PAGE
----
Vaccine eligibility in New York to expand again despite limited supply

Vaccine eligibility in New York to expand again despite limited supply

(The Center Square) – Starting this weekend, New York will allow individuals with comorbidities or other preexisting conditions to begin registering for a COVID-19 vaccination appointment. However, state officials preached Monday that residents will need to be patient as they try to get a shot.

That’s because, as Gov. Andrew Cuomo explained, there will be 10 million New Yorkers now eligible for the 300,000 doses the state expects to receive on a weekly basis. That’s enough to cover just 3 percent of the population that can receive the vaccine each week.

“We can only administer as many doses as the federal supply allows, and we’re continuing to fight for more every day,” the governor said at his daily briefing.

Those eligible will be adults with the following conditions: cancer, either active or in remission; developmental disabilities; pulmonary, liver or kidney diseases; heart ailments; immunocompromised issues, including HIV or organ transplant recipient; diabetes; pregnancy; obesity; sickle cell; cerebrovascular disease; and neurological conditions, such as dementia.

The state will let those individuals set up appointments on Sunday for spots at state-run vaccination centers, and the first people in the category can get their shots as soon as Feb. 15.

Melissa DeRosa, secretary to the governor, said the state portal has undergone changes, but she said there are still hundreds of thousands of people trying to access it daily to get an appointment. And on Sunday, the state expects more people to sign on.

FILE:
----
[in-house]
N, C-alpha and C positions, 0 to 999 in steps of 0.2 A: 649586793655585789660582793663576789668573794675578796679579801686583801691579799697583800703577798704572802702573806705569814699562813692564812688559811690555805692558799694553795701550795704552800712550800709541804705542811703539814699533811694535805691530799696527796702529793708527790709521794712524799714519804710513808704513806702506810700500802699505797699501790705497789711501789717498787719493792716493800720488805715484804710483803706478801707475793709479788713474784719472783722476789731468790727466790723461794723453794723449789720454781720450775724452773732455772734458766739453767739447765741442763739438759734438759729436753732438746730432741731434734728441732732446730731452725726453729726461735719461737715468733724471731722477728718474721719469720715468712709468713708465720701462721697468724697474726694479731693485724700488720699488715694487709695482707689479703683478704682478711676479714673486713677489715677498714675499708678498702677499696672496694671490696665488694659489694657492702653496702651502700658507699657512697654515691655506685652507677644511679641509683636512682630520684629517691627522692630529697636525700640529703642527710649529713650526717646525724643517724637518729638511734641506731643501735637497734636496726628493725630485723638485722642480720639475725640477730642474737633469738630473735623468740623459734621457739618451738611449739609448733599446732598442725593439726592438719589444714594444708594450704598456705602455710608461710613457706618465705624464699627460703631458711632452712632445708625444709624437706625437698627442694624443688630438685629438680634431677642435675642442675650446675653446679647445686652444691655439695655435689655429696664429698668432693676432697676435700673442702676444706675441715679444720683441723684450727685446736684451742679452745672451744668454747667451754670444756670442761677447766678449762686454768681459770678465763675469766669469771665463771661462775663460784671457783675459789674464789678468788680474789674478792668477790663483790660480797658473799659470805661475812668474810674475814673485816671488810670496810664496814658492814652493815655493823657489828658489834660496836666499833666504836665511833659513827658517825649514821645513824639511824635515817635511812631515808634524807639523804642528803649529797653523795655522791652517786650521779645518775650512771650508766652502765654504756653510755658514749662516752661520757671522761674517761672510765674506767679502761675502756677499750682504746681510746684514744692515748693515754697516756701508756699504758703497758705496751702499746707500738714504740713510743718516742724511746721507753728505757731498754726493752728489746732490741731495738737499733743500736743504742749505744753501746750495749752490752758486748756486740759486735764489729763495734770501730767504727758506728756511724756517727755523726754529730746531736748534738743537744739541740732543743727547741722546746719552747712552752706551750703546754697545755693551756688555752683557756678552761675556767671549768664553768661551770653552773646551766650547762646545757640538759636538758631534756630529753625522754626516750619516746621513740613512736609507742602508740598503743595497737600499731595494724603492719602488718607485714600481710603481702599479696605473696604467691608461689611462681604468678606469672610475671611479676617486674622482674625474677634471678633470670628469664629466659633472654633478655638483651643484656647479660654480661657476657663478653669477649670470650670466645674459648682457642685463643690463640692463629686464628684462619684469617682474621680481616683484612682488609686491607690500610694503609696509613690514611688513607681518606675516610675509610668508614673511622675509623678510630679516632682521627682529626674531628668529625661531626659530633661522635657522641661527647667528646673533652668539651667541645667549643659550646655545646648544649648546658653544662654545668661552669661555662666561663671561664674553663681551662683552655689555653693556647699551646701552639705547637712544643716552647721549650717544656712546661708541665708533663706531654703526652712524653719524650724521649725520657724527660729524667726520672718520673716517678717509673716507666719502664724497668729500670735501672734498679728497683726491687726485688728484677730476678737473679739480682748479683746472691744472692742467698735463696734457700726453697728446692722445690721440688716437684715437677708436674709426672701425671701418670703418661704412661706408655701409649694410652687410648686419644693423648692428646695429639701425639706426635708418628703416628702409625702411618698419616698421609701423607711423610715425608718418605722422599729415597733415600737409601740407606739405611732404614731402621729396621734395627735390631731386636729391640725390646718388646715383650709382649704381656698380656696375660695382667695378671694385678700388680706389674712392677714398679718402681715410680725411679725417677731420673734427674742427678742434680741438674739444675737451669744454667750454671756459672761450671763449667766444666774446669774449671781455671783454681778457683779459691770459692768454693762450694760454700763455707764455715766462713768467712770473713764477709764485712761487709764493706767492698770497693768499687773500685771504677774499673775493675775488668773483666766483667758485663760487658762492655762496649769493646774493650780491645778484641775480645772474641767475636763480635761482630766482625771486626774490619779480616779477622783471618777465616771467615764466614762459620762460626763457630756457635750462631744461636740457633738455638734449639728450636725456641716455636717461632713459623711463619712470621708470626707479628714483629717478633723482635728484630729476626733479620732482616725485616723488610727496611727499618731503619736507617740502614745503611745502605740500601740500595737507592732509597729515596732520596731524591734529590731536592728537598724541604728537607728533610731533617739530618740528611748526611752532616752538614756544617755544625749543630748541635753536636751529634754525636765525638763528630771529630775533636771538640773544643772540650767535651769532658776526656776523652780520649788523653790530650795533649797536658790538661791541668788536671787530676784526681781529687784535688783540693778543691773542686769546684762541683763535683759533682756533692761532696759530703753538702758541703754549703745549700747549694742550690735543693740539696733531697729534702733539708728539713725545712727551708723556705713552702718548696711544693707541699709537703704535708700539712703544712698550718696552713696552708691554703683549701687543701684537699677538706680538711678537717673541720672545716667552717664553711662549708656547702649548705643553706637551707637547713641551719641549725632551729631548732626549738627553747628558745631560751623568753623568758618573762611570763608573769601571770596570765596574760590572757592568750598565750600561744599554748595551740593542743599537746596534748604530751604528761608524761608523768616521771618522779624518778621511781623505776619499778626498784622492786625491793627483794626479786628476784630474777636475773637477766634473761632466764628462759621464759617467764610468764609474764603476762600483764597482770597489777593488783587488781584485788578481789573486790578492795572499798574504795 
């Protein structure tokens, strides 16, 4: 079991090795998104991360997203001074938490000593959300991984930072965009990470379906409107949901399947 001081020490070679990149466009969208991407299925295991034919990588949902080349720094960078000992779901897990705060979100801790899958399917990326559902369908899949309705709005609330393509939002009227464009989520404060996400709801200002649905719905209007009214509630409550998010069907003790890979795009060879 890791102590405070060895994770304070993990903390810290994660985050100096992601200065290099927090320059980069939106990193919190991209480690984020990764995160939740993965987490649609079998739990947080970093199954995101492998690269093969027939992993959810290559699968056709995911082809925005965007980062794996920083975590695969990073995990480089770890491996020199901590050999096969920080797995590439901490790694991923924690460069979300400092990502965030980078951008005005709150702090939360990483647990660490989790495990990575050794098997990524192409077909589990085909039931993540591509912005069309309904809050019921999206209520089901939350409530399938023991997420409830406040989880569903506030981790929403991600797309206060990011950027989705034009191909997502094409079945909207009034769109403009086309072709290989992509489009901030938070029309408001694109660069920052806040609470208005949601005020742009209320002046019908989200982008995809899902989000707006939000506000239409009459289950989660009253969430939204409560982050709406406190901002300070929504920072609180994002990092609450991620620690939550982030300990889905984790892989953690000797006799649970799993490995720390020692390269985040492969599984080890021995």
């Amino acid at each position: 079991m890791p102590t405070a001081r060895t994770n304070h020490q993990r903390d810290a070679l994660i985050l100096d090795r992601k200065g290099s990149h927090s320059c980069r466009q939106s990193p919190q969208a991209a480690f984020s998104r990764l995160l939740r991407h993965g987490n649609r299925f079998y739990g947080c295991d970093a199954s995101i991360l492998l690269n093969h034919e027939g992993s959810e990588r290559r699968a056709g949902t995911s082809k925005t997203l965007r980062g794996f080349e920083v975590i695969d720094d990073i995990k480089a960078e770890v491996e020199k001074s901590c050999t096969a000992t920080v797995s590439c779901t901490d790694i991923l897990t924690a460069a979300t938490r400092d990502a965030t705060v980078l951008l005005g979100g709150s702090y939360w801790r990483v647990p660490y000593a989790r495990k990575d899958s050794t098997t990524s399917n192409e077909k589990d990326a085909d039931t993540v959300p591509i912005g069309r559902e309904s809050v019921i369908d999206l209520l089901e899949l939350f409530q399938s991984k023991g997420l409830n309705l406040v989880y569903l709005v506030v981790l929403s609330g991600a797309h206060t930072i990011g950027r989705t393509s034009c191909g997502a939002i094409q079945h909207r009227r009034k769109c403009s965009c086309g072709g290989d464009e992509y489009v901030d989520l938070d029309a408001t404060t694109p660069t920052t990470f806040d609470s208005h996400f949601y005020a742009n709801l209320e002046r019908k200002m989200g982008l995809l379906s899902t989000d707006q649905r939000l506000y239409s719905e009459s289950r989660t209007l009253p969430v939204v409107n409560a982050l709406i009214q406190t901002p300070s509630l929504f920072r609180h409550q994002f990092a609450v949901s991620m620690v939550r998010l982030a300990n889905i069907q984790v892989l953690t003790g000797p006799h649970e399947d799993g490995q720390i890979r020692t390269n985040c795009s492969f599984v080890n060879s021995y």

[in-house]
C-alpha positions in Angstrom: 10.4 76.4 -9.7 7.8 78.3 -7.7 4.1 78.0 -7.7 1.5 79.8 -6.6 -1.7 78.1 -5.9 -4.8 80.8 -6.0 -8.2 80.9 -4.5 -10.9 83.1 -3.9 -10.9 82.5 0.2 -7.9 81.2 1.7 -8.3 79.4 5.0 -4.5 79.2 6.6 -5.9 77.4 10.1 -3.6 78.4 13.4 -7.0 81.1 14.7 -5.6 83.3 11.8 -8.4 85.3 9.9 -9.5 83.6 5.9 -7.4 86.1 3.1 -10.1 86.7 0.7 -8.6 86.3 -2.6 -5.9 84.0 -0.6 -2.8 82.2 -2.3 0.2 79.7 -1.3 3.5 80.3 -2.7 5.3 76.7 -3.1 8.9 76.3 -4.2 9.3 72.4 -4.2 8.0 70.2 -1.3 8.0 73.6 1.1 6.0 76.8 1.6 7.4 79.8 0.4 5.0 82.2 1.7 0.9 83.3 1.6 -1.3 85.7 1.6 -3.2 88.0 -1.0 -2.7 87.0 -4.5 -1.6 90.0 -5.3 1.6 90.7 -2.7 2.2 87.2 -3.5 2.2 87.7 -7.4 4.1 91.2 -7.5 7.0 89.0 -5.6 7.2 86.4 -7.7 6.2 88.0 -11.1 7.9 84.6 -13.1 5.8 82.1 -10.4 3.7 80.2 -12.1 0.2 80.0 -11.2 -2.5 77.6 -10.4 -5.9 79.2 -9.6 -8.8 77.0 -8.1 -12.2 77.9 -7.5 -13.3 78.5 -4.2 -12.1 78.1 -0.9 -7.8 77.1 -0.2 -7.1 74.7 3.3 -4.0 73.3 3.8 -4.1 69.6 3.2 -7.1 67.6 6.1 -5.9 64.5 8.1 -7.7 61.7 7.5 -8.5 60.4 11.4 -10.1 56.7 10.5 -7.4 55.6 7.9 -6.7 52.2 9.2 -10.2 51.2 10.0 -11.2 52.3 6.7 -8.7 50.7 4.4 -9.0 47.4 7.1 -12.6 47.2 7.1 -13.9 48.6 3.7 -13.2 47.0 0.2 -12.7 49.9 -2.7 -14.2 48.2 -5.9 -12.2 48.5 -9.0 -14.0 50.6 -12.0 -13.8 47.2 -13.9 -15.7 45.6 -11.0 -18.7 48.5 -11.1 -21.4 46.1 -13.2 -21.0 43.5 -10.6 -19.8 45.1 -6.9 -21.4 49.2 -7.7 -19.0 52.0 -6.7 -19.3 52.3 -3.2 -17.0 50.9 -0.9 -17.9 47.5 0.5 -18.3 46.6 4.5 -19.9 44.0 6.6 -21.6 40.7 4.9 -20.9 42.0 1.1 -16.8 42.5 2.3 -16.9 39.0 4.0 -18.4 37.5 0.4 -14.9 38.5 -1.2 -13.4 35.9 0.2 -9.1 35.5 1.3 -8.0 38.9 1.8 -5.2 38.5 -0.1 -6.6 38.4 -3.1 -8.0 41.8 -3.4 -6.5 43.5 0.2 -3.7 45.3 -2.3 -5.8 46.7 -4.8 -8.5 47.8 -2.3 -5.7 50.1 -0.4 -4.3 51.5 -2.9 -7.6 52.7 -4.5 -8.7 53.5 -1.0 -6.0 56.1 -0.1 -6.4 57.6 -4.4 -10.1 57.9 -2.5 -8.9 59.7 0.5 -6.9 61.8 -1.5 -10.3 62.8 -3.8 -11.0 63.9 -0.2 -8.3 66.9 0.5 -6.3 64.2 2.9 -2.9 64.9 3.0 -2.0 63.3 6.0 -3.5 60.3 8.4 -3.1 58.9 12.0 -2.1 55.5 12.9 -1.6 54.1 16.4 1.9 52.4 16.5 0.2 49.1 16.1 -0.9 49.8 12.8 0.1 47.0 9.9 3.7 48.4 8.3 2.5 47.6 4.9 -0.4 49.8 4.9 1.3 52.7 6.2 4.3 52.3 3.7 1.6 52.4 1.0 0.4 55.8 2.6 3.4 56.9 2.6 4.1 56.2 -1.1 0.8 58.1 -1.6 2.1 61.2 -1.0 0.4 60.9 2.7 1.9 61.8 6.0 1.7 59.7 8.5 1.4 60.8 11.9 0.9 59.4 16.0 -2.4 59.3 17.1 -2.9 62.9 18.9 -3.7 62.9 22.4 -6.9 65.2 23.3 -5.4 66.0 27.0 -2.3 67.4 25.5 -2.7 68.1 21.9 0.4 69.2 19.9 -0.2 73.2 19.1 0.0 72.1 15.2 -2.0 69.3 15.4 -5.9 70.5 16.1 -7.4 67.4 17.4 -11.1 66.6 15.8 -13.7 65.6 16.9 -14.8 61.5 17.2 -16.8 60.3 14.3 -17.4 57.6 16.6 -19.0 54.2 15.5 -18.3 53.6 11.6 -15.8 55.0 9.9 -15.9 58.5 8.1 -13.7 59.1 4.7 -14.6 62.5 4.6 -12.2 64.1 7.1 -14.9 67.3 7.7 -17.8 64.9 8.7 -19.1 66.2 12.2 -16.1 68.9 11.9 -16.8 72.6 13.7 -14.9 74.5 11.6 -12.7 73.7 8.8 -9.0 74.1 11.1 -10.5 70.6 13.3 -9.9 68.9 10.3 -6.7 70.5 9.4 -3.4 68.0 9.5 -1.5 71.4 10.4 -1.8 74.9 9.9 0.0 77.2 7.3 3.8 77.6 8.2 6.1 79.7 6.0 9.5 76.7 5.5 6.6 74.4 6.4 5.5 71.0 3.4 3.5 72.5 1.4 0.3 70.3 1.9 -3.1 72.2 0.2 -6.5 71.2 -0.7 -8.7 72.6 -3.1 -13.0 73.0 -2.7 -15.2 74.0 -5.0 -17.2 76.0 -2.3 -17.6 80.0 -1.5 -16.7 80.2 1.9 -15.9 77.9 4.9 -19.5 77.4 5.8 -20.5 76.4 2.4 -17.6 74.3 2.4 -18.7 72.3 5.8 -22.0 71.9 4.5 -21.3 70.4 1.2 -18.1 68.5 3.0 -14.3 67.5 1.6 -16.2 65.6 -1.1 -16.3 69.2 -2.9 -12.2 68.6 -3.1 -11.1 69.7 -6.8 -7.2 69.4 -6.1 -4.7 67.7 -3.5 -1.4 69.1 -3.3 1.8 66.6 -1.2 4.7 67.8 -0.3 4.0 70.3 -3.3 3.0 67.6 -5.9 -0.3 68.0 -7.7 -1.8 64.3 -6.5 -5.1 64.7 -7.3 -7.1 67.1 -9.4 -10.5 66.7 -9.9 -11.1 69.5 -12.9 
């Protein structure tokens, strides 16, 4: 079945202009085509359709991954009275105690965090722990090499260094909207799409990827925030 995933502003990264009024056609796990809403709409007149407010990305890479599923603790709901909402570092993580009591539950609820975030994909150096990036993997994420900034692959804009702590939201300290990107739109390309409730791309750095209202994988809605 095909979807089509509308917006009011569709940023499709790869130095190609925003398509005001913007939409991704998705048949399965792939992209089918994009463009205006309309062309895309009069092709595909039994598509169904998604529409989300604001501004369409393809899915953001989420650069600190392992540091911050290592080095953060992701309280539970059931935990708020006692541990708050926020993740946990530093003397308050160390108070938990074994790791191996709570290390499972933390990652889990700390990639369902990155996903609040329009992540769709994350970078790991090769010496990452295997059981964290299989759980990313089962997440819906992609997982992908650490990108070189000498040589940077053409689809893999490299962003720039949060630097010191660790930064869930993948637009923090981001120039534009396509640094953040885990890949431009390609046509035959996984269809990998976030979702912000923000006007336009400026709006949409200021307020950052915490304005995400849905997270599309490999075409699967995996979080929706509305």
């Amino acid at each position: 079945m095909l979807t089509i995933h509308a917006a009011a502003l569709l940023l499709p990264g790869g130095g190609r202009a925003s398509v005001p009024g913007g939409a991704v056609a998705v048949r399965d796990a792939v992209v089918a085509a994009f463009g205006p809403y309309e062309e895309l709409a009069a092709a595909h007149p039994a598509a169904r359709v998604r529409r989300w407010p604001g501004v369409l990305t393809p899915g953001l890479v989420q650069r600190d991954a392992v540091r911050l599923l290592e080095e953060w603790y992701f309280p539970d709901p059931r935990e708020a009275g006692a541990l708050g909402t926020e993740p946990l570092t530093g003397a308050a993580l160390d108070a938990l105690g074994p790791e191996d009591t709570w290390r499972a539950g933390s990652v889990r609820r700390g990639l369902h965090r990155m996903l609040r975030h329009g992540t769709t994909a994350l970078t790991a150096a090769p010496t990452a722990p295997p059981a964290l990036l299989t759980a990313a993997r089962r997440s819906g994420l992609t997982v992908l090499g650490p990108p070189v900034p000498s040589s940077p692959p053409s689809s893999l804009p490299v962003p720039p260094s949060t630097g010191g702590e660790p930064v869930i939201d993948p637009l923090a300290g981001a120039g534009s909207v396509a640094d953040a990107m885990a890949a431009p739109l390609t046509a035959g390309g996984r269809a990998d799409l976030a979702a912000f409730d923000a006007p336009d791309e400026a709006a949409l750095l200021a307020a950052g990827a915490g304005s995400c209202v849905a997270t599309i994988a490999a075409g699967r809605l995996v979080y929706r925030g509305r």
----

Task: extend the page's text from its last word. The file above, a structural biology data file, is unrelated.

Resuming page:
“Everybody should go into this with their eyes wide open,” she said. “It’s going to be frustrating. It is going to be a crush. There are going to be problems. It is not going to be perfect, and everyone’s going to do their best to try to in real time catch glitches and get things up and running.”

The state will also let local health departments use their excess vaccines from the hospital workers’ supply to inoculate those with preexisting conditions. They cannot start reaching those communities until the state opens up its centers for that group as well.

Local officials will provide details on when they will start offering the remaining doses, she added.

Currently New York has administered about 90 percent of the vaccines it has received.

Because the state expects high demand for the shots, they will audit records. Those seeking a shot because of an existing condition must show some type of proof, such as a doctor’s letter when they arrive for their appointment.

Cuomo also confirmed that indoor dining in New York City, originally set to start Sunday, will now start on Friday instead. The establishments still must abide by the 25 percent seating capacity requirement.

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